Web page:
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Gleason drops decision at Superfights


The first loss of his Muay Thai/kickboxing career was an especially painful one for Todd Gleeson.

The Red Deer fighter engaged Adam Blanchette in a bout for the vacant Western Canadian super cruiserweight title Saturday at the Sheraton Hotel and lost a split decision to his Vancouver opponent in the main event of Superfights 21.

“He had me hurt pretty good in a couple of rounds, but I thought I had him hurt too,” said Gleeson, who trains at the Lyle Cheney Karate Studio.

Gleeson, whose record dropped to 6-1-1, blamed himself for the setback in the bout that featured modified Muay Thai rules.

“I just should have been busier. That’s the way I look at it,” he said after the five-round bout. “That’s the longest fight I’ve had. But I’ve fought stronger, I’ve fought faster, I’ve fought better-conditioned (fighters) and beat them. I should have been busier.”

Gleeson didn’t cut any corners while preparing and training for the title fight.

“I ran my ass off. I trained with a personal trainer. I trained I don’t know how many days a week at the school (Cheney Studio),” he said.

“It isn’t the end of the world but I’d like to be going home with that belt.”

Gleeson is just nicely into his competitive career and should get another shot at the title.

“I have to look at it that way. I don’t have much choice,” he said.

Cheney, Gleeson’s coach, is more than confident that a rematch will take place.

“We’ll have a rematch, definitely. We want a match with full Muay Thai rules, where you can use elbows,” he said.

“I think we’ll have one fight and then maybe we can get a rematch for the Winter Warfare (in November in Red Deer). I imagine they will give us one.”

Cheney was of the opinion that Gleeson deserved a better fate Saturday.

“We were all kind of amazed, actually (by the decision),” he said. “I thought he had it expect for maybe one round, but maybe that’s a coach’s bias. I’m not really sure.”

Cheney agreed with his fighter that a lack of activity late in the bout might have proved costly.

“The last round he was dancing around too much and maybe that’s what did it. He had to go after him more in the last round, but I thought he still had it,” said Cheney.

“You want to sort of fault the officials, but I’m one of the officials in that same group and I know they all know what they’re doing. It was just one of those things, I guess.”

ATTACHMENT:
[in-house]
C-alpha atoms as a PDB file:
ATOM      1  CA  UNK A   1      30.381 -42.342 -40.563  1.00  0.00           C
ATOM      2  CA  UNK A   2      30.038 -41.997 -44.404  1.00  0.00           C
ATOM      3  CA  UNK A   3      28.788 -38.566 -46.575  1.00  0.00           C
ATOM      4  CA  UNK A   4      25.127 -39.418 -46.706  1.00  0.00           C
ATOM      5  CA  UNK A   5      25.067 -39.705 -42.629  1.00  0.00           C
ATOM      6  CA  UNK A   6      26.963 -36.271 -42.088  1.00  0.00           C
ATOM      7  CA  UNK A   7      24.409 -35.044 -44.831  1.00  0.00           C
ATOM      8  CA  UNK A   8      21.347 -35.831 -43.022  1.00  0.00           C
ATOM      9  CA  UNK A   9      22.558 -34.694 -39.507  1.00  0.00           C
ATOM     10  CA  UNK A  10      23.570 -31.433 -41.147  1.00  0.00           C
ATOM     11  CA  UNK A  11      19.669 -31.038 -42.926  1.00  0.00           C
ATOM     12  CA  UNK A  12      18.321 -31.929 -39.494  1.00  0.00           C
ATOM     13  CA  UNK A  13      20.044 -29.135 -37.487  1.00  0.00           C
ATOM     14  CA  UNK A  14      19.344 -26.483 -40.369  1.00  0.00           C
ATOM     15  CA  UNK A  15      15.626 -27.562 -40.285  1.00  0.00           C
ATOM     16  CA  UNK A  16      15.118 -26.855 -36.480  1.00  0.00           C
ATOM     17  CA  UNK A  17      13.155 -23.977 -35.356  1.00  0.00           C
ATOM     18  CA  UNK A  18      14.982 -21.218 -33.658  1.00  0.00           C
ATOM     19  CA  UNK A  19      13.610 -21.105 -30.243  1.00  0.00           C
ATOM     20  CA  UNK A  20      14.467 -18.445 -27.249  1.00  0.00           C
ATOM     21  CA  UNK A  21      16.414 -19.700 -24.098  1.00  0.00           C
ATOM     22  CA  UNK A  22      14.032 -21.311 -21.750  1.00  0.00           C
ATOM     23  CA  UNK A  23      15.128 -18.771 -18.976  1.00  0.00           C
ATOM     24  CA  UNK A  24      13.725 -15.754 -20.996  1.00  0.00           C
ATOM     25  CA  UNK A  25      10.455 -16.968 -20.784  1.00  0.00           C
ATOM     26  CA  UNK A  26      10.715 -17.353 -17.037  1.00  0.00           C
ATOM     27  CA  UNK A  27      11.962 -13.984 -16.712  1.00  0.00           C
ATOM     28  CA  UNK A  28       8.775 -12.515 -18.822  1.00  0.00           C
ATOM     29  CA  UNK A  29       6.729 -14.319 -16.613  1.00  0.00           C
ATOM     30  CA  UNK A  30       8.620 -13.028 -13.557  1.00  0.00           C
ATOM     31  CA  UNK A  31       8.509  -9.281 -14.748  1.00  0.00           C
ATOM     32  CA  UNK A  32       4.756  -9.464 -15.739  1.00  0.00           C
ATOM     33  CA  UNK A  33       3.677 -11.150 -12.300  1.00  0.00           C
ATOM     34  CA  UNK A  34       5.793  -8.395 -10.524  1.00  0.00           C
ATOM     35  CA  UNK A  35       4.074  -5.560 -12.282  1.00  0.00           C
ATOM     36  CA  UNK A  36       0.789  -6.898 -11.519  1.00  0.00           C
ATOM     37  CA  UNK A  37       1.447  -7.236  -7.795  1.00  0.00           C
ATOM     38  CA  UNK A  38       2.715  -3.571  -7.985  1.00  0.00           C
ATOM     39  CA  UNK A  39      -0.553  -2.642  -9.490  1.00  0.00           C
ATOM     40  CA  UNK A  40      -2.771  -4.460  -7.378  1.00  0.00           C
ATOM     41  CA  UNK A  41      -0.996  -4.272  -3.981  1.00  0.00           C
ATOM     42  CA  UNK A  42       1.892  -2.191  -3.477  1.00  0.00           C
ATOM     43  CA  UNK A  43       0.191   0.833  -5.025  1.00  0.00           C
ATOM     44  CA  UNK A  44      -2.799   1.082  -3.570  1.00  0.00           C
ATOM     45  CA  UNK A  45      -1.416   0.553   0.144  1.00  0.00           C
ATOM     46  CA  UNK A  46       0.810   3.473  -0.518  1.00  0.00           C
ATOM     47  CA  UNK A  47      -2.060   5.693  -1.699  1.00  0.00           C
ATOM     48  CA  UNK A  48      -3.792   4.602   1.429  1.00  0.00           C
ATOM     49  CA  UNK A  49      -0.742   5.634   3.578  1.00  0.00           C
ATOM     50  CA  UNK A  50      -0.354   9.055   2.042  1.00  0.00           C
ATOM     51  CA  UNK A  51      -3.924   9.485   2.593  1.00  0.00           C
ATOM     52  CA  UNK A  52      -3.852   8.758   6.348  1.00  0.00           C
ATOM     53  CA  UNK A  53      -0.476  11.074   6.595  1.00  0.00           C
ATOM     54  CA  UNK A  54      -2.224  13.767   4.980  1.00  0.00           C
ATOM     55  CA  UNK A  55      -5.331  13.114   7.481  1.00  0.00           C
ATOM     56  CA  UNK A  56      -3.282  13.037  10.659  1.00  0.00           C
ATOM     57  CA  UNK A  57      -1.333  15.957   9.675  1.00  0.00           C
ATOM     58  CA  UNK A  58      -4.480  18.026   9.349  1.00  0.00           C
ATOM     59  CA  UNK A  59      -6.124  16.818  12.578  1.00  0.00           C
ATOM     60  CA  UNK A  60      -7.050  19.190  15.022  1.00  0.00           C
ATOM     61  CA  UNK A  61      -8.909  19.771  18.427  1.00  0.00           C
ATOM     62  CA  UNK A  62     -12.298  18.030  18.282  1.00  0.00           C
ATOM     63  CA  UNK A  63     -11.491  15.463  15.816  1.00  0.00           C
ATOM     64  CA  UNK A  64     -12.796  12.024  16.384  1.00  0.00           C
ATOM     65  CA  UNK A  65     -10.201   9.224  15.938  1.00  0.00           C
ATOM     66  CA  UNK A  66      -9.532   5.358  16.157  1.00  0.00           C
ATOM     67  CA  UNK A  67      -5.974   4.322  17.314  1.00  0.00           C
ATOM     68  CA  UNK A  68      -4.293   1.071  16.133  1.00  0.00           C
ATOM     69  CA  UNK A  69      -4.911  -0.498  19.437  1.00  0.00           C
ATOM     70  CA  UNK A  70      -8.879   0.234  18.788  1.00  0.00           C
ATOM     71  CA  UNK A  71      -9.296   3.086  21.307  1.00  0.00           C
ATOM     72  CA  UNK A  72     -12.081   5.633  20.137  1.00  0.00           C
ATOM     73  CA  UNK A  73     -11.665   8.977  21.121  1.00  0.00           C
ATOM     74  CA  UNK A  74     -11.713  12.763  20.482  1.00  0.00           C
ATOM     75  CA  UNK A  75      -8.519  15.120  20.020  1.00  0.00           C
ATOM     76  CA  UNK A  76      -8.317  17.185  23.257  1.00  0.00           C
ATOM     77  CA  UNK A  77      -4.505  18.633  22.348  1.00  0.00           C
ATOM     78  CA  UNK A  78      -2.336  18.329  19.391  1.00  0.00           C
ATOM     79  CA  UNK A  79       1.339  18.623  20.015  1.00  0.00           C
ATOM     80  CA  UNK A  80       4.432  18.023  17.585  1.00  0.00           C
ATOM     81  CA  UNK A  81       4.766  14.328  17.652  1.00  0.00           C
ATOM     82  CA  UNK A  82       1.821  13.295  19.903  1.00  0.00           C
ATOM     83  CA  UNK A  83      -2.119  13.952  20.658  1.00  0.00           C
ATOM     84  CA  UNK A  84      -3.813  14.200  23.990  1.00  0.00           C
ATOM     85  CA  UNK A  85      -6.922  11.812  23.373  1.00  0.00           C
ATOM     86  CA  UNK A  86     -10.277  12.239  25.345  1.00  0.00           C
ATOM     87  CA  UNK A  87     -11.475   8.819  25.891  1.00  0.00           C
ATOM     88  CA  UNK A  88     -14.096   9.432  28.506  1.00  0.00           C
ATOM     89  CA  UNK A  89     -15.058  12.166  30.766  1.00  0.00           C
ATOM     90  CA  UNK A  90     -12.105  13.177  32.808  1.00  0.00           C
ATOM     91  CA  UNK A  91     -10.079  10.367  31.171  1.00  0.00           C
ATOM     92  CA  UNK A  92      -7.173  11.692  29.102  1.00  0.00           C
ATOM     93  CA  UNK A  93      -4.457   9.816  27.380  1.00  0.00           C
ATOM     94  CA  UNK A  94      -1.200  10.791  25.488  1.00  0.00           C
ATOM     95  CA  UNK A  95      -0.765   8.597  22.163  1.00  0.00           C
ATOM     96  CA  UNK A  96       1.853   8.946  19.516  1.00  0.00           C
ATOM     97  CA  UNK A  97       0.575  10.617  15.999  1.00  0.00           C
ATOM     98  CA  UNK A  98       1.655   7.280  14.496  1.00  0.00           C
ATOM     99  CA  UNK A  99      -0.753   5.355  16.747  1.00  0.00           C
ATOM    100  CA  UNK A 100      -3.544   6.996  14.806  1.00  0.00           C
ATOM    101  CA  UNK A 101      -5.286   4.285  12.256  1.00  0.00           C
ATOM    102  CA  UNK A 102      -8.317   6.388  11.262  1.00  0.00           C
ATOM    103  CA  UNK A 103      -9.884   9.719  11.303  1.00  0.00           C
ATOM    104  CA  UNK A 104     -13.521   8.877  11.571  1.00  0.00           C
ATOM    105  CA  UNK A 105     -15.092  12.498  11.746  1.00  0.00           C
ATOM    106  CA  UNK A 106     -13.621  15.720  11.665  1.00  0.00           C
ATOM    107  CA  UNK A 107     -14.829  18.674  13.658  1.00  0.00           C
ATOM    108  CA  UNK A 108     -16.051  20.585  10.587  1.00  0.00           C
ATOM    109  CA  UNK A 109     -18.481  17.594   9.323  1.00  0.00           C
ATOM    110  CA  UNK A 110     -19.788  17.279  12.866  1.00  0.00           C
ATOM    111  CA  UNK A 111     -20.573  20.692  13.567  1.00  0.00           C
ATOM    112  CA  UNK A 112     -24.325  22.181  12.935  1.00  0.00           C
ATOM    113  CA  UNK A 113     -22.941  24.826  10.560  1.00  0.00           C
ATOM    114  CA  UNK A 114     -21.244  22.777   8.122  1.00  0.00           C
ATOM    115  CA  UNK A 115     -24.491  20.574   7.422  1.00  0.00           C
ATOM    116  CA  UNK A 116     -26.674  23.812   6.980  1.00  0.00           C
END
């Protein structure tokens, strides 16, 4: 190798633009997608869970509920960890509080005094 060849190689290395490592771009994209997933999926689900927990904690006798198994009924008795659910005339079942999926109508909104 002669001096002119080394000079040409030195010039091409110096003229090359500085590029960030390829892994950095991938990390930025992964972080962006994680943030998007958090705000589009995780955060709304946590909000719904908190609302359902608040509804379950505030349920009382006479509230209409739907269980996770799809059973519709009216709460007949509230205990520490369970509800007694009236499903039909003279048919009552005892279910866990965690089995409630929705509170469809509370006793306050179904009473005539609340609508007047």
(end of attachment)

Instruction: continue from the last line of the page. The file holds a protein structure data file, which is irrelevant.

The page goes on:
In a 165-pound bout featuring two Red Deer competitors, Cheney’s Patrick Vallido defeated Michael Brazeau of Seven Stars Praying Mantis by split decision. Vallido improved to 1-2 while Brazeau dropped to 0-2.

Lacey Noel of the Cheney Studio lost a unanimous decision to Amy Fletcher of Airdrie in a women’s 135-pound bout. It was Noel’s second loss against no wins and Fletcher’s first competitive fight.

In a 180-pound women’s match, Shianne Richardson (1-0) of the Cheney Studio earned a split decision over Marie Hayball (0-1) of Edmonton.

Josh Crump of Red Deer Black Dragon Martial Arts fell to 2-3 with a unanimous-decision loss to Hasman Sandhu (4-1) of Calgary in a 155-pound bout, while Russell Dahms (2-0) of Rocky Mountain House defeated Andrew Vandervelden (2-3) of Airdrie by split decision in a 170-pound match.

Kyle Lajeunesse of the Cheney Studio lost by unanimous decision to Stephen Kung of Edmonton in 145-pound bout, the first competitive match for either fighter, and in the evening’s first scrap featuring a pair of newcomers, Reno Nash of Calgary earned a unanimous decision over Brad Christensen of Rocky Mountain House.

In other bouts, Edmonton fighters Andre Braden (5-3-1) and Eddy Chang (7-0-1) (150 pounds) battled to a draw; Dylan Bastian (1-0-1) of Calgary (185 pounds) earned a split decision over Spencer Sinclair (0-1) of Edmonton; Matthew Lipsius (4-2) of Regina (140 pounds) was a winner over Bruce Tran (8-4) of Calgary by split decision; and Dwain Soon (9-7) of Calgary defeated Adam Brown (7-2) of Regina (155 pounds) by unanimous decision.

 
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